Tanzanian cuisine has been influenced by a number of cultures and flavors. Indian, Middle Eastern, and local African ingredients and cooking techniques have been combined over the centuries to create the basis of Tanzanian food culture.
The staple that is considered the country’s national dish is ugali, a stiff porridge made of maize meal cooked with water until it becomes a thick paste. It is served with a sauce containing either meat, fish, beans, or cooked vegetables. Ugali is best eaten with the fingers by making a small ball and dipping it into the sauce. With a group it is typically eaten out of a large bowl that is shared by everyone at the table. While ugali is loved by nearly every Tanzanian, it is common that Westerners are less fond of it! Rice is an increasingly common staple food. And Indian flatbreads, especially chapati, are also popular. One of these three options make the basis of nearly every meal.
Matunda (fruits) and mboga (vegetables), such as ndizi (bananas), papai (papaya), mbilingani (eggplant), nyanya (tomato), maharagwe (beans), muhogo (cassava), mchicha (spinach) and other greens, and muhindi (maize) are omnipresent side dishes, many of which are grown in backyard gardens like those found at Mbahe Farm Cottages.
Meat, because of its value, is not consumed at most meals. Cattle are normally slaughtered only for special occasions, such as a wedding or the birth of a child. Cattle, sheep, and goats are raised primarily for their milk and the value they contribute to social status, while chickens are raised for eggs. When meat is consumed, however, nyama choma (grilled meat) and ndayu (roasted, young goat) are most popular.
Peanuts, popcorn, sweet potatoes and dried fruit are frequently consumed as snacks – for example after a long day in the safari car or hiking on the mountain.
Popular Tanzanian drinks are chai (tea), kahawa (coffee), and fresh fruit juice. At Mbahe Farm Cottages, your host can show you the whole process of coffee-making from picking to roasting to brewing. Tanzanians brew their own alcoholic beverages from local produce like bananas, corn, and honey, which are served at local bars and pubs. Bottled beer and soda are also readily available in Tanzania and consumed by those who can afford them and at special occasions.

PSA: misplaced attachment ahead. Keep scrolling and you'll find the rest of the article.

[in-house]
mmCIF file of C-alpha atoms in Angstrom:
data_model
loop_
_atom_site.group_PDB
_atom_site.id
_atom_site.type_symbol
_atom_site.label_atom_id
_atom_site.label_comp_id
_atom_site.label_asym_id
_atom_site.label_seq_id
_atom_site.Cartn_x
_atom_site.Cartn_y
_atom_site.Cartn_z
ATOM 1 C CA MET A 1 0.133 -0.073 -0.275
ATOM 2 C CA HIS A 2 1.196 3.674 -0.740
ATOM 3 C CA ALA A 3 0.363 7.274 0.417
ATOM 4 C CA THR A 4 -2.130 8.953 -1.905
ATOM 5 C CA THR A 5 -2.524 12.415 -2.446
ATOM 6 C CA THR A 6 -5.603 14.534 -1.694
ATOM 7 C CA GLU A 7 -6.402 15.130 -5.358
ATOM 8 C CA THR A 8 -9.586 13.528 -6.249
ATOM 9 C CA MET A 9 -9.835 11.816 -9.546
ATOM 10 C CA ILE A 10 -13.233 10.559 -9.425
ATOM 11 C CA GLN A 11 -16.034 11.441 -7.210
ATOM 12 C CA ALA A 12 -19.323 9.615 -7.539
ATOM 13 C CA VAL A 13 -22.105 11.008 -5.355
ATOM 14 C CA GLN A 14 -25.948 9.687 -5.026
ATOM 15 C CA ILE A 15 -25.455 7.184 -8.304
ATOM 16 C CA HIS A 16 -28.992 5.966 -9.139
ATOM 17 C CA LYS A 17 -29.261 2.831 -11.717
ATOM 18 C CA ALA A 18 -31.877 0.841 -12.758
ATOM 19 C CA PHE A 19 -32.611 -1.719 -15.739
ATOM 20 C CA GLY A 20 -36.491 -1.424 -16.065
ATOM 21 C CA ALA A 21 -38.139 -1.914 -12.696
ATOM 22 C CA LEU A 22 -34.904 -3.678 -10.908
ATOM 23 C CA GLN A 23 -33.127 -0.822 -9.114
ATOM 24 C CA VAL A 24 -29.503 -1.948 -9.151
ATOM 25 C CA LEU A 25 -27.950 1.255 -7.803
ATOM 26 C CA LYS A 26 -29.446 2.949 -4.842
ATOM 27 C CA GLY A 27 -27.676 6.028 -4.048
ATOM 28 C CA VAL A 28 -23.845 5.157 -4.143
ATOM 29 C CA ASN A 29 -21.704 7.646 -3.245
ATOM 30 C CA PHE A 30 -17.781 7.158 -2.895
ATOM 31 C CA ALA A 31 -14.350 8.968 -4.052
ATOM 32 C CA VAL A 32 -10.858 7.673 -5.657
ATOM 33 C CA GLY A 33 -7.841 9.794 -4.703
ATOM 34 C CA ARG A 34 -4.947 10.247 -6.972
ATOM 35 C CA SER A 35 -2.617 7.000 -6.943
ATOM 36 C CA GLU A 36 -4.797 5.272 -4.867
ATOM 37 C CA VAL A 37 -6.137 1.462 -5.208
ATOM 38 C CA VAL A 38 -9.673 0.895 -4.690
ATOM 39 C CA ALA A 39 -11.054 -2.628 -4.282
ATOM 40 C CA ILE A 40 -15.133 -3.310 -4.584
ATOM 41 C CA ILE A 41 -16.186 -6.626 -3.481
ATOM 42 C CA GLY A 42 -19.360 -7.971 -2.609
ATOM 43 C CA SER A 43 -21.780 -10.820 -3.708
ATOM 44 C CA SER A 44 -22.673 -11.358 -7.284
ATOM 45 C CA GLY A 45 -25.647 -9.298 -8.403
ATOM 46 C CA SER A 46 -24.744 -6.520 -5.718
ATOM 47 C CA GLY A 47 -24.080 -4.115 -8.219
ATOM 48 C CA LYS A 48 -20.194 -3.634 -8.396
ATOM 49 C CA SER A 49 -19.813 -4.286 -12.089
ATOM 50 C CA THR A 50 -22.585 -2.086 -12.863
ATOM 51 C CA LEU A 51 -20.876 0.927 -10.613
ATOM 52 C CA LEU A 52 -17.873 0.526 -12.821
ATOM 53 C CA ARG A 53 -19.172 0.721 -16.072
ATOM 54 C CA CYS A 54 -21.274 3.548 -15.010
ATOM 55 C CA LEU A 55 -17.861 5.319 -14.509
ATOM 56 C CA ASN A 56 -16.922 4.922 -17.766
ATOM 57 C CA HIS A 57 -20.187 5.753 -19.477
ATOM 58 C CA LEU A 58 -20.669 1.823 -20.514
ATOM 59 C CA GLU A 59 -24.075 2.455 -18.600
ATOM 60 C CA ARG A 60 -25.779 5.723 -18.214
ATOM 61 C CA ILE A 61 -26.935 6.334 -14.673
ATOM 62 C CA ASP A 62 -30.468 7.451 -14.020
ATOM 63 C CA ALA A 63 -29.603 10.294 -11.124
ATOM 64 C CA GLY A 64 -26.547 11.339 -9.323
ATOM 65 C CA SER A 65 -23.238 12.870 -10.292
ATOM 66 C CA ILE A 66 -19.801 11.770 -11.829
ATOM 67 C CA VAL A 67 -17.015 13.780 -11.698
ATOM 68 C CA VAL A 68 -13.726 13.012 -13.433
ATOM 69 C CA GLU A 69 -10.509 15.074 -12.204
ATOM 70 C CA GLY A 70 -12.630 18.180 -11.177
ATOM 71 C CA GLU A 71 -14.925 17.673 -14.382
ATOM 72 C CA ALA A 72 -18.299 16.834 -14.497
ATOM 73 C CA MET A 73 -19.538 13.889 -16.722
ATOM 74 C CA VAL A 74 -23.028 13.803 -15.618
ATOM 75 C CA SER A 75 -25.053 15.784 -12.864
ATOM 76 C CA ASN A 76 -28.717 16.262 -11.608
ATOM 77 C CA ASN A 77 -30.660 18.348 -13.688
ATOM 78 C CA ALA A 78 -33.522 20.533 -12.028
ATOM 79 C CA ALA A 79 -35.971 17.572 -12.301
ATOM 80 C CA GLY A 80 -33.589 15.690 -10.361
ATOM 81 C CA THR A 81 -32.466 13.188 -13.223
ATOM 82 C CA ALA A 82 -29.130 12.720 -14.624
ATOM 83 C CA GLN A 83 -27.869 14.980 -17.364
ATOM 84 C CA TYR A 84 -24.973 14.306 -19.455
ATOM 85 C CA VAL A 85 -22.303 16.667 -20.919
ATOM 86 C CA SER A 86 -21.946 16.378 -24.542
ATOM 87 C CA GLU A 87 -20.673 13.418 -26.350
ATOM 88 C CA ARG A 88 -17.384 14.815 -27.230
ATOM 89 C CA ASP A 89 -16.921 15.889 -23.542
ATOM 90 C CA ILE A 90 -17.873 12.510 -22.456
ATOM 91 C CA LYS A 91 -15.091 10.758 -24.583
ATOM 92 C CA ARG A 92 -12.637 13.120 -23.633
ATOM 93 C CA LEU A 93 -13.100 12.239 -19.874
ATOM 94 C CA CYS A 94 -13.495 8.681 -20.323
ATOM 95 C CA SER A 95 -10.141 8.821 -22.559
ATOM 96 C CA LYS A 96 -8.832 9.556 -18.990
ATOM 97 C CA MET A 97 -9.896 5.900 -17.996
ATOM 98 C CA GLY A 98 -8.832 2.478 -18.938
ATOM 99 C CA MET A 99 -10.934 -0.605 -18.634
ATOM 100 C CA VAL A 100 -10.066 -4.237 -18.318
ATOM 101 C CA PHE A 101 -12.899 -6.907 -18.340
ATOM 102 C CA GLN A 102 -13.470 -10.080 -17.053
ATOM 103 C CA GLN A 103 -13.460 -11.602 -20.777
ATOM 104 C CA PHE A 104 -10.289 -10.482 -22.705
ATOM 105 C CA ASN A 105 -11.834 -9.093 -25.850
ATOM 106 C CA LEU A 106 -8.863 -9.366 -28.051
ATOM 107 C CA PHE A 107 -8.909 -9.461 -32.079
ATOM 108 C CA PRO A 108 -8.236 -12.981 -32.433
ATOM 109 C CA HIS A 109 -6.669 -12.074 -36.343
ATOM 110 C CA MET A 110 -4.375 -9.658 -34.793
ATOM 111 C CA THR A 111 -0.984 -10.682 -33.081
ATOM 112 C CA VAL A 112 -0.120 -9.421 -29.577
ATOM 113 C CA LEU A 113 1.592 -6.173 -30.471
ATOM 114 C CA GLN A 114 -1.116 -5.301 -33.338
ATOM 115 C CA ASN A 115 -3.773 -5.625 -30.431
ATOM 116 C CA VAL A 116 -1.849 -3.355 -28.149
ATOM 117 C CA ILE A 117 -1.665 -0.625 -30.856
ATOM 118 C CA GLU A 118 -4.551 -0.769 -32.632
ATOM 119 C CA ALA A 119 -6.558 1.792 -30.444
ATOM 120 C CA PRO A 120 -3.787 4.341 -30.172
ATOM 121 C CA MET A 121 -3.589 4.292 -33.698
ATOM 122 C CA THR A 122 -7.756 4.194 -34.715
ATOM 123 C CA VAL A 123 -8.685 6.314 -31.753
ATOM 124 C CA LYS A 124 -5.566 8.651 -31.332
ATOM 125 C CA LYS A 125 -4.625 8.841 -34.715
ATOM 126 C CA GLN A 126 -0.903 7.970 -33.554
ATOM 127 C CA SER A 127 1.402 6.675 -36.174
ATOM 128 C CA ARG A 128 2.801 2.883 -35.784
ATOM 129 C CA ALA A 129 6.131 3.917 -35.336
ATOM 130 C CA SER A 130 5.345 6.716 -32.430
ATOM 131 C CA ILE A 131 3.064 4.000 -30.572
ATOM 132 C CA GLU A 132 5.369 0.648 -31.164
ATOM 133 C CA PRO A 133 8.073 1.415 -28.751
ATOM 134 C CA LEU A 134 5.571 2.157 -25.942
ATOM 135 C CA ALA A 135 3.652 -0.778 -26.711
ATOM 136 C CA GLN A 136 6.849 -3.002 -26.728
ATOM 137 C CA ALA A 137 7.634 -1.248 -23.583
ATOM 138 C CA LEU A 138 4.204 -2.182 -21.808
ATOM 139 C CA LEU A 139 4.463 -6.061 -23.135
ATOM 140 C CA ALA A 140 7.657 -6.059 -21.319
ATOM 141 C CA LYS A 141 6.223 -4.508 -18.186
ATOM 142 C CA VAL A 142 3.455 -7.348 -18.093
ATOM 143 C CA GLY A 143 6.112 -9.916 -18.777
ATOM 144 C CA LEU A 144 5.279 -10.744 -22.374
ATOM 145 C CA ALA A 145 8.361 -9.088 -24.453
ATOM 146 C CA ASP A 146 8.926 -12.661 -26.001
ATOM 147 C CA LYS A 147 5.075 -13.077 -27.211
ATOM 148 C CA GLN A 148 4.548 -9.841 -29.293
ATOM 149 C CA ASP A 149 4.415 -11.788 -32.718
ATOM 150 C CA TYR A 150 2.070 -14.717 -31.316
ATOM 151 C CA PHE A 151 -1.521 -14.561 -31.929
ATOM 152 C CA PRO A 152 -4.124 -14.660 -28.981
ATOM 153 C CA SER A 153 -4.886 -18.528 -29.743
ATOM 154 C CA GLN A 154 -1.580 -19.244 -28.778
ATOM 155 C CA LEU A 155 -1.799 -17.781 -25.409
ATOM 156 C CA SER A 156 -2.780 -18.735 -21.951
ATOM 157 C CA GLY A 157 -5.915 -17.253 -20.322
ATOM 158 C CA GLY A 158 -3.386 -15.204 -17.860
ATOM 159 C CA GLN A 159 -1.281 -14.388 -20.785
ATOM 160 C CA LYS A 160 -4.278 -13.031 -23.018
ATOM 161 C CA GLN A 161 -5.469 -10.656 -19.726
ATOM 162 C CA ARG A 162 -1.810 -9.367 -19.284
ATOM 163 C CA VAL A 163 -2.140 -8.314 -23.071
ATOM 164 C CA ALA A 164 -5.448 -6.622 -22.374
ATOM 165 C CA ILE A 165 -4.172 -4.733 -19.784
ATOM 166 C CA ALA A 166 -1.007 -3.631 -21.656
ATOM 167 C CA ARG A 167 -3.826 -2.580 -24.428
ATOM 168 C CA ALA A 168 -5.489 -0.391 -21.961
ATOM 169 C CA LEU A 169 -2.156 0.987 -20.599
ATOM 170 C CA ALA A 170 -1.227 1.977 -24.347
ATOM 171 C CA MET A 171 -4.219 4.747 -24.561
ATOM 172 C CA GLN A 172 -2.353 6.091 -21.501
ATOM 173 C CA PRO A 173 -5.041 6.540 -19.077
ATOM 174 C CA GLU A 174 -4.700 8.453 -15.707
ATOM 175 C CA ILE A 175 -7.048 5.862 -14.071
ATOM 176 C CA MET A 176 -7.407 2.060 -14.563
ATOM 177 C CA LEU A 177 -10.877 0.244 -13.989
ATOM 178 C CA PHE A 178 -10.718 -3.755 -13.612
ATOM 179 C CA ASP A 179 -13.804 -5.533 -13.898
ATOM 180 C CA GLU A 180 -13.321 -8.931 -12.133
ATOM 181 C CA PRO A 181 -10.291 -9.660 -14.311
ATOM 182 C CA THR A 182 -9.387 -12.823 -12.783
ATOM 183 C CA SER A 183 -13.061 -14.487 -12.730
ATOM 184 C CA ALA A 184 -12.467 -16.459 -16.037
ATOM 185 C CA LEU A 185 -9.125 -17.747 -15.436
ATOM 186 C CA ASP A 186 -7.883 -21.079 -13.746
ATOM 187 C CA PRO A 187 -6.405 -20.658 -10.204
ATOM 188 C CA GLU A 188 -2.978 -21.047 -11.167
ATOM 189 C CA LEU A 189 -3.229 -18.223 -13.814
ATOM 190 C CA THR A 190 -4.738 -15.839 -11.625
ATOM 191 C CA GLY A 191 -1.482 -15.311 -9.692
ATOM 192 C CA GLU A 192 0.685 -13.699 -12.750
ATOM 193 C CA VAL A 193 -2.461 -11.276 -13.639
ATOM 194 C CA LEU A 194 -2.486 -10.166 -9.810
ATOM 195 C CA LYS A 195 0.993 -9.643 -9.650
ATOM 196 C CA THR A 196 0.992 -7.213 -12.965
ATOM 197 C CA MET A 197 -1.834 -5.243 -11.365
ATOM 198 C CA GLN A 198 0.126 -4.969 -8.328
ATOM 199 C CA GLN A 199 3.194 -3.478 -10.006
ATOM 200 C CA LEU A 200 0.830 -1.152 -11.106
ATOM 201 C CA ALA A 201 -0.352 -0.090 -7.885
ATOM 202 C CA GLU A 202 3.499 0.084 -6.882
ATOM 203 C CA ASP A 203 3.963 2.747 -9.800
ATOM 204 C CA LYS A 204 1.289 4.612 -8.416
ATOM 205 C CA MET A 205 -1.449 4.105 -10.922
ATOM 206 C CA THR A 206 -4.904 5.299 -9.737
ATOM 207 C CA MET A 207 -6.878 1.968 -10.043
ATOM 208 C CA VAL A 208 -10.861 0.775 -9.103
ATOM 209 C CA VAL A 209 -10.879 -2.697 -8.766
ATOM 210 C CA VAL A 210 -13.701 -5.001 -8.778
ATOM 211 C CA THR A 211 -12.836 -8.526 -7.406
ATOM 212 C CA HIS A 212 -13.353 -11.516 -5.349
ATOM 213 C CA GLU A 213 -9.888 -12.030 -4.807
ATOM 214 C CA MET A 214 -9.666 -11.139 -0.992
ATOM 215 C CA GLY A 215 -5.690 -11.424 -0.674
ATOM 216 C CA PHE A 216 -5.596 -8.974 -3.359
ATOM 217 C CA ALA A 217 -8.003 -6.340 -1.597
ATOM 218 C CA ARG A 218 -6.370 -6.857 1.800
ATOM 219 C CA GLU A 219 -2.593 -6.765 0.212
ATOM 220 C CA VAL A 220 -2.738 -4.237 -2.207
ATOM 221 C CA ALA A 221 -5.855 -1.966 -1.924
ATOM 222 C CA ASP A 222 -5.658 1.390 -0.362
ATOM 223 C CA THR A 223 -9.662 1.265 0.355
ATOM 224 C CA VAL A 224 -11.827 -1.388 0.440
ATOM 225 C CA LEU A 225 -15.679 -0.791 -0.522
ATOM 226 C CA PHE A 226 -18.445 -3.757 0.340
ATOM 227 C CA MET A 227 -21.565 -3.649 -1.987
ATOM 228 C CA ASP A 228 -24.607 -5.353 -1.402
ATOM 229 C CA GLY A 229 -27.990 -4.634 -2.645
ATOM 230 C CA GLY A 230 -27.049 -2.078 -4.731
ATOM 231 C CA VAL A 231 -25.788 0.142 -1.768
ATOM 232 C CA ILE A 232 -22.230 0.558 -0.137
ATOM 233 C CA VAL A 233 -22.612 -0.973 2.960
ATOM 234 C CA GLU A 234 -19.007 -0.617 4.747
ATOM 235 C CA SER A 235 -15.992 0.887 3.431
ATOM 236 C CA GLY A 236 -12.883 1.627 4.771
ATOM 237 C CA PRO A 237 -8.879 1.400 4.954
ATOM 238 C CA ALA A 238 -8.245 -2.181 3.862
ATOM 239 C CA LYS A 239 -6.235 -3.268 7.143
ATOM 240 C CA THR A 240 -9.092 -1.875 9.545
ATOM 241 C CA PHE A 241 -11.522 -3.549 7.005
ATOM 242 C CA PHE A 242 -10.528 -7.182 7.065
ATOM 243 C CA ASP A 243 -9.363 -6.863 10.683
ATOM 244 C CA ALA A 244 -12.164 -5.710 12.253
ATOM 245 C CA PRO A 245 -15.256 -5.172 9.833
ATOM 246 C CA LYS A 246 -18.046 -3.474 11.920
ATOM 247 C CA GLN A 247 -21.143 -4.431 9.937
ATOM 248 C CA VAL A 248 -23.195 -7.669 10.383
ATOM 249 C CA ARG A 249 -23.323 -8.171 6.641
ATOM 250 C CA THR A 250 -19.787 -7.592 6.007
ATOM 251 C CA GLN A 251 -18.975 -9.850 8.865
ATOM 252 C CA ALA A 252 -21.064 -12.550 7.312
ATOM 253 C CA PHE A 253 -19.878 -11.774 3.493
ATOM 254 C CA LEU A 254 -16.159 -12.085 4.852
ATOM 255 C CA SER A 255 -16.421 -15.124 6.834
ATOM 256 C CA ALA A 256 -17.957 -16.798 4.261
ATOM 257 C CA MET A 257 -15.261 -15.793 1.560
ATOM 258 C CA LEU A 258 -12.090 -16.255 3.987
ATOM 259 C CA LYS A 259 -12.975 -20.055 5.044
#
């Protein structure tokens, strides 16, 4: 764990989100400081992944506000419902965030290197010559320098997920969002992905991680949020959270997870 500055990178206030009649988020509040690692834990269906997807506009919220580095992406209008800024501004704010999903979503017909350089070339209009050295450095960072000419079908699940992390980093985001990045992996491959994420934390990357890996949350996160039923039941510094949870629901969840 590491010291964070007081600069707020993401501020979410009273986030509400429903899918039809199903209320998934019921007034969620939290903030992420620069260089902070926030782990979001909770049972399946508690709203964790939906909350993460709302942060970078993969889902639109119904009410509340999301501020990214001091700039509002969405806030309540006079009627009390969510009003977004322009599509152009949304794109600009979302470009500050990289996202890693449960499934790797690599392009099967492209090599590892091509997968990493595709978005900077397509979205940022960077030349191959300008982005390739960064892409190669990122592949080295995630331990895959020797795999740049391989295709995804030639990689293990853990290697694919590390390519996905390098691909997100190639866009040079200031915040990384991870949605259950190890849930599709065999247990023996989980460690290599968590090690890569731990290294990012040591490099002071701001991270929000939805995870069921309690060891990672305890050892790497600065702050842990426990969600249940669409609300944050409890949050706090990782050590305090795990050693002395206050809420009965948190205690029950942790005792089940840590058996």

THE SENE CHEFS AND THEIR RECIPES
The great experience in Tanzania on a Kilimanjaro climb, camping safari, biking, or running adventure with SENE would not be so memorable without the delicious meals made every day by our own SENE camp chefs. Hopefully while with us you were able to taste the output of one or more of Kiplet, Katunzi, Leonard, Robson, or Alex, each of whom has worked for SENE for several years and have perfected their cooking ability under the most austere conditions of a mountain or safari tent kitchen.
Using a variety of fresh fruits and vegetables that come mostly from the Mbahe Farm organic garden, and fresh meat and fish from the local market, the SENE chefs prepare the special dishes for which only they (and Simon, the chief menu-maker) have the secret.
Regardless of your endeavor, their food provides the energy and vitamins and nutrients needed to sustain you, and their taste makes you want to eat more! Hopefully, the exquisite flavors of a particularly satisfying meal has stayed in your memory long after your return home.
Now you can experience a bit of Tanzania again as Simon has agreed to share two of the SENE chefs’ camp soup recipes. We hope they will bring back fond memories of your time in Tanzania!
4-6 carrots, cut into thick slices
1 medium onion, quartered
2 cloves garlic, chopped
4 cups water or vegetable stock
Hot pepper sauce, optional
Put the carrots, onion, garlic and water (stock) into a pan. Cover and simmer for 15 minutes. Add salt and pepper to taste and simmer for 5 more minutes. Cool slightly and blend or mash the soup until smooth. Return to the pan and heat. Add the hot pepper sauce to taste.
6 cups vegetable stock
1 large carrot, chopped
2 tomatoes, chopped
2 medium onions, chopped
6 cloves garlic, minced
1 cup precooked beans of any kind (we use leftover black beans)
1 hot pepper, chopped (optional)
2 sweet potatoes, cut into 1/4 “ cubes
1 tablespoon olive oil
Any seasonal vegetable, optional
Lightly fry the onion, garlic and hot pepper in the olive oil, about 1 minute. Add the vegetable stock, carrot, tomato, sweet potato, beans, and any other vegetables. Black beans work well. Bring to a boil and then simmer until the carrot and sweet potatoes are tender. Add salt and pepper to taste. Remove from heat and let cool a little before serving.